“In the past decade, a relationship formed between my living and my writing. Over the years, I questioned and tested this relationship—for its reality and then its boundaries. For example, right now, I am stuck in my writing. Whether it’s poetry, translation, or prose, the next words won’t come, and if I try to force the words, the doom will grow with ferocity. It’s not that I’m stuck in my writing; I am stuck somewhere in my living. Then I do what I fear doing.
In this online exclusive we ask authors to share books, art, music, writing prompts, films—anything and everything—that has inspired them in their writing. We see this as a place for writers to turn to for ideas that will help feed their creative process.
“When I’m stuck writing fiction, I sometimes take a walk through my neighborhood—the Garvanza section of Highland Park in Los Angeles. I’ve lived here for more than thirteen years. What inspires me? Kids having birthday parties, adults playing baseball, and a ranchera band performing in the park across the street. The slope at the edge of the parking lot of the Korean church, where teenagers make videos of each other doing high-flying skateboard tricks. The man and woman who set up a grill in their front yard and make carne asada tacos, which they sell to passersby. Ice cream trucks.
“My problem isn’t writer’s block—it’s writer’s doubt. I sit down but I often doubt that I can finish what’s in front of me. So, I’m not a writer who typically experiences dry spells—a block, for me, is an overwhelming number of pages and little idea which direction to go in. If I feel overwhelmed, I listen to William Basinski’s ‘dlp 1.1’ from The Disintegration Loops, the 2012 reissued box set released by Temporary Residence.
“For a jolt of creative energy I often leave my small apartment in Harlem and ride the subway to an area of New York City I have not previously visited. Some days I find a spot to take in an expansive vista—a long canyon of buildings in Midtown Manhattan, the wide East River running toward one of the ancient bridges. In Brooklyn, I might study a piece of outdoor art or the weathered front of a two-story clapboard house.
“To me, the way millennial distractibility has been cast as inattentiveness is unfair. Distractibility gives me access to experiences I wouldn’t have without the internet, and these varied experiences make up the foundation of my writing. Being distractible allows me to encounter things that I wouldn’t with a higher attention.
“I’m a software developer by trade. When I become stuck in my novel writing, and it’s something that has become less frequent over the years, I find myself turning to a developer trick to get things going again. In my case the issue is almost always that I’m trying to tackle something—a conflict, a character motivation, a shift of emotional state in the story—that is simply too large and knotty. It’s as if my intellect is a small snake working at swallowing an ostrich egg; try as it might, it just can’t quite get it down.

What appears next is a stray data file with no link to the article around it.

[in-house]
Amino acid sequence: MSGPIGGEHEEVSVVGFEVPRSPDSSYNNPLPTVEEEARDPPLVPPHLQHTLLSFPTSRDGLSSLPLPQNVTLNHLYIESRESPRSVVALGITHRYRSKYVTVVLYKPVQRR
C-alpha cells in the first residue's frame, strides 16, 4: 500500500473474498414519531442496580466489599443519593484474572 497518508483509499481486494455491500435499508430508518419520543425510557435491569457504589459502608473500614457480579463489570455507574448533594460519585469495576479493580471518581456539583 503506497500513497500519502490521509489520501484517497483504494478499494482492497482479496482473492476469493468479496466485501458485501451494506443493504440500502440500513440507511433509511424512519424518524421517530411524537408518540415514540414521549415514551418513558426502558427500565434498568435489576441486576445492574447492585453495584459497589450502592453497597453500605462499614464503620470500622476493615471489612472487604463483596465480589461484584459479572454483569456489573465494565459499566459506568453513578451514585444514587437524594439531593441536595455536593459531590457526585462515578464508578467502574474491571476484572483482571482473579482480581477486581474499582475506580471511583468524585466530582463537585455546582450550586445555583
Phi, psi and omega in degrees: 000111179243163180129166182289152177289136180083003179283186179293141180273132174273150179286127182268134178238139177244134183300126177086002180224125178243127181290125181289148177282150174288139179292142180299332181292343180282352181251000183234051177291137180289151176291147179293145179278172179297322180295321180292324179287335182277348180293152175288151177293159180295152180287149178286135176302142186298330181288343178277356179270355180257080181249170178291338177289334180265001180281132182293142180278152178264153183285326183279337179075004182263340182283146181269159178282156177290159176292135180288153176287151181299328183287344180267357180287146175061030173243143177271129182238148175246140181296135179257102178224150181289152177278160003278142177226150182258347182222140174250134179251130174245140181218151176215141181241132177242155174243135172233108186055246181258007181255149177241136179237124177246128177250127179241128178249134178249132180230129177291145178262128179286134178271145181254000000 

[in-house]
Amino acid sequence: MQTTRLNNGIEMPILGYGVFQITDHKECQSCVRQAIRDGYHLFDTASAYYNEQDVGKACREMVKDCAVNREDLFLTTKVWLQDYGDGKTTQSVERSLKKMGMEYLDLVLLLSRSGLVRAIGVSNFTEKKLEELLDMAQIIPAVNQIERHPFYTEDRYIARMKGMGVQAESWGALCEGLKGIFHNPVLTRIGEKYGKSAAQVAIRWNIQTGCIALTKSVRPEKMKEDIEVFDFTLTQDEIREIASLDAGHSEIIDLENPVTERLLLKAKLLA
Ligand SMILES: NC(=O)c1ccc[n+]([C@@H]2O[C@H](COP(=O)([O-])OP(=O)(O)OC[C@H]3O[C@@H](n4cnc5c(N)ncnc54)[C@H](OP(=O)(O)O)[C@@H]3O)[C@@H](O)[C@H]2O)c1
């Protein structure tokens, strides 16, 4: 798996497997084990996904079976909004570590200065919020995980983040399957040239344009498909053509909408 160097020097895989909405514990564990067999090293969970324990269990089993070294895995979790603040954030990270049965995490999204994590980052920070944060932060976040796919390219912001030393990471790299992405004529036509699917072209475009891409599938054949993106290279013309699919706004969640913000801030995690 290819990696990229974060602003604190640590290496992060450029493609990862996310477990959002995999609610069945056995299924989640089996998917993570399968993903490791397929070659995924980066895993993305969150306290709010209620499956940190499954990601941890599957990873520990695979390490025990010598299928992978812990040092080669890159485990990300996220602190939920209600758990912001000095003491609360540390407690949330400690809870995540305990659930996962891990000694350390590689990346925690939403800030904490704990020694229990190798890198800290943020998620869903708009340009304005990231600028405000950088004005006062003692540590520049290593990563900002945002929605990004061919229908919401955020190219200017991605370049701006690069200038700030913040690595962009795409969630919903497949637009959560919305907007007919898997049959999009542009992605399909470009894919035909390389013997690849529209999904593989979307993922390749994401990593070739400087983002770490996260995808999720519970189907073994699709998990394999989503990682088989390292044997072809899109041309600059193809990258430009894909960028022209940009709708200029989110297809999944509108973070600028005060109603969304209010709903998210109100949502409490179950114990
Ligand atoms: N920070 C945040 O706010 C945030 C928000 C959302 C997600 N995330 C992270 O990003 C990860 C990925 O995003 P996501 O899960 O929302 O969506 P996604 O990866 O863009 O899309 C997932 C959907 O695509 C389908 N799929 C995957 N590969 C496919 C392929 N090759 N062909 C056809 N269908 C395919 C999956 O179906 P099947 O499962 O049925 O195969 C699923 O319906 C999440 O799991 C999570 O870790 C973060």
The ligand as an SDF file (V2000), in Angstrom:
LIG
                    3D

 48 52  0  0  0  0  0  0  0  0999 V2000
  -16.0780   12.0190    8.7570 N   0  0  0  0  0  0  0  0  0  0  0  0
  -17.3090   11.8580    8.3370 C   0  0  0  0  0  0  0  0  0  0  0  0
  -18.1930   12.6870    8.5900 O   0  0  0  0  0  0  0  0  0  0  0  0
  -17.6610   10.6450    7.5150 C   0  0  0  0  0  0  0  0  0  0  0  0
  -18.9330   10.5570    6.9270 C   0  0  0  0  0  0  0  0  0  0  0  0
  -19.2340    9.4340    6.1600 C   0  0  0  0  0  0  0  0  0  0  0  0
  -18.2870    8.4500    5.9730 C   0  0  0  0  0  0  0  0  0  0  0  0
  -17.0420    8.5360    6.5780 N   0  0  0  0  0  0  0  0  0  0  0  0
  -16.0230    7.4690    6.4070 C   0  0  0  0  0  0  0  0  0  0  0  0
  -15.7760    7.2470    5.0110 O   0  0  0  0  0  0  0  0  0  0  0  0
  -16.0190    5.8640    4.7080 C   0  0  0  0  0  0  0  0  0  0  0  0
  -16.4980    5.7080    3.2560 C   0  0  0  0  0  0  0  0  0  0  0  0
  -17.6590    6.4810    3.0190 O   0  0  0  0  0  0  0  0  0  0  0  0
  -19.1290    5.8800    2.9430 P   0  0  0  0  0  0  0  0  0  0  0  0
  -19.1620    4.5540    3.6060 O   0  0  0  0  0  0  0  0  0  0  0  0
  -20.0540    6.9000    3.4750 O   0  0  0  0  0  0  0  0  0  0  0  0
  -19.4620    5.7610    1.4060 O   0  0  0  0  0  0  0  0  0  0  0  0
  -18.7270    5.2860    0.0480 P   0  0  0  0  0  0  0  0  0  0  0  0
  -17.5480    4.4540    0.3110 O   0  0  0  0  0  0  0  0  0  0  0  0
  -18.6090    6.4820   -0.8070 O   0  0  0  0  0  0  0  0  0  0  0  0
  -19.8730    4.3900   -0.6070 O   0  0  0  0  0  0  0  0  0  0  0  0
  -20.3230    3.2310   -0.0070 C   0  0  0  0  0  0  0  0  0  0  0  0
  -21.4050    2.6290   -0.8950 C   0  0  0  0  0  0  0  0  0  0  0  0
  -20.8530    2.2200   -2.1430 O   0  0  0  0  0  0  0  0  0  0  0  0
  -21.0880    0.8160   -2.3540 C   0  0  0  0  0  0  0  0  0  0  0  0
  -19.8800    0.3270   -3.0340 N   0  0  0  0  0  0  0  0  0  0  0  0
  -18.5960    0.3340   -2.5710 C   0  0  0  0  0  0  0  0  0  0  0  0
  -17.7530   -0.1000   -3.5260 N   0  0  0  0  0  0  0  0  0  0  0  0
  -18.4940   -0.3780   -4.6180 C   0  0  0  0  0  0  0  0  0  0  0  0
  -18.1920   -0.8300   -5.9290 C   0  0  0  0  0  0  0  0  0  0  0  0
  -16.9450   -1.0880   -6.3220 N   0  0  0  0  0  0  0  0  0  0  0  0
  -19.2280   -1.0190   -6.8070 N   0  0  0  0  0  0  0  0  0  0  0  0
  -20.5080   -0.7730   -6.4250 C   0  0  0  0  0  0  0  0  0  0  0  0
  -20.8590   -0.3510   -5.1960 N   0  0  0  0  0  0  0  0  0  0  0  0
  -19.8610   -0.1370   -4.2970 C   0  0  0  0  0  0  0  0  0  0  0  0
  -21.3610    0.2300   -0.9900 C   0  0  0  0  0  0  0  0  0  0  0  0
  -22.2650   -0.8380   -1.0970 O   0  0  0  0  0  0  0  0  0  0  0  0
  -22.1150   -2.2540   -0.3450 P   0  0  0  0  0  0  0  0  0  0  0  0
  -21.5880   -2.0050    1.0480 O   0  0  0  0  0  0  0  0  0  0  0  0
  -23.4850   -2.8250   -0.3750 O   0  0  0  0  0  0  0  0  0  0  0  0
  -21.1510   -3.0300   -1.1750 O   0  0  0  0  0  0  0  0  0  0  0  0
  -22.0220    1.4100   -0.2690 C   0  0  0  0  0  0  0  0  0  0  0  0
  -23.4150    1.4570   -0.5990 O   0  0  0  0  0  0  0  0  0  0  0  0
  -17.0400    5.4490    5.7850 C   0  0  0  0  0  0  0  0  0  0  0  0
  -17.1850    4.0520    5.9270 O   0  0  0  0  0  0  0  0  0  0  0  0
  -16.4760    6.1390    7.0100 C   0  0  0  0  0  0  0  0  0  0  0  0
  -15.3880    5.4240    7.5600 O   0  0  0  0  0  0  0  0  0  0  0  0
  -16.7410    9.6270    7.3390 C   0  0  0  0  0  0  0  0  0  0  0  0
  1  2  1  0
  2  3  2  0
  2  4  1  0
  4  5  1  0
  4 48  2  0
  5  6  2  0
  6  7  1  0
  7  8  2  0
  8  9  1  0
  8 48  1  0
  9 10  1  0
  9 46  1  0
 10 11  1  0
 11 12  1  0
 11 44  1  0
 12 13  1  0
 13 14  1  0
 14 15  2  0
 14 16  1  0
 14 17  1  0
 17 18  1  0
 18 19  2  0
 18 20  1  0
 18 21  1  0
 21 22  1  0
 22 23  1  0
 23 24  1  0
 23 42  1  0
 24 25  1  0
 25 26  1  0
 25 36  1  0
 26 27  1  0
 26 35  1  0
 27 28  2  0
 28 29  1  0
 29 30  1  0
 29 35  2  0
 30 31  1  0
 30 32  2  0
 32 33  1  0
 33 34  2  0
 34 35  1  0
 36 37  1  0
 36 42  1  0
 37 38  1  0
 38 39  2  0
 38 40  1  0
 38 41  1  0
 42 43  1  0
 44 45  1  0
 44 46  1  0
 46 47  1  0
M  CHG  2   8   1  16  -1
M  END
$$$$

“I listen to Bach’s Goldberg Variations when I am making something new. I listen to his toccatas when I am revising and refining. (The recordings by pianist Glenn Gould have always helped me keep my energy and attention steady.) If there’s a momentary slowdown, a glass of water and the chance to do something with my hands can be a valuable distraction. That may mean folding a load of laundry or washing a few of the dishes in the sink.
“I’ve heard the arguments against writing in public, and I’m compelled by them: There’s no real way to concentrate in a library or café, people tell me, and maybe they’re right. Sometimes the distractions are pleasant ones (the other day, a conversation about a Marlon James novel I listened to on the walk over to the café). Sometimes the distractions are unpleasant ones (the arrival of the afternoon-shift barista, whose iPod never fails to sour my mood). Either way, it’s hard to get much done.
“Usually when I decide to write a poem, I immediately begin a fight with myself over whether I actually have something to say. This argument can often turn into a capitulation of my creative self to my practical self, resulting in my opening up my checkbook, changing the cat litter, emptying the dishwasher, or simply filling my day with the tasks of a so-called productive life. If I still feel tugged by a desire to write but can only allocate a few minutes, I turn to punctuation.
“Recalling memories and taking notes is a practice I prioritize over any writing activity. I don’t know what might interest me until I see it reflected in the physical world. This includes objects, nature, overheard dialogue, and sounds that I encounter in my everyday life. I keep a stack of note cards with context on the front and the visceral memory of what moved me on the back.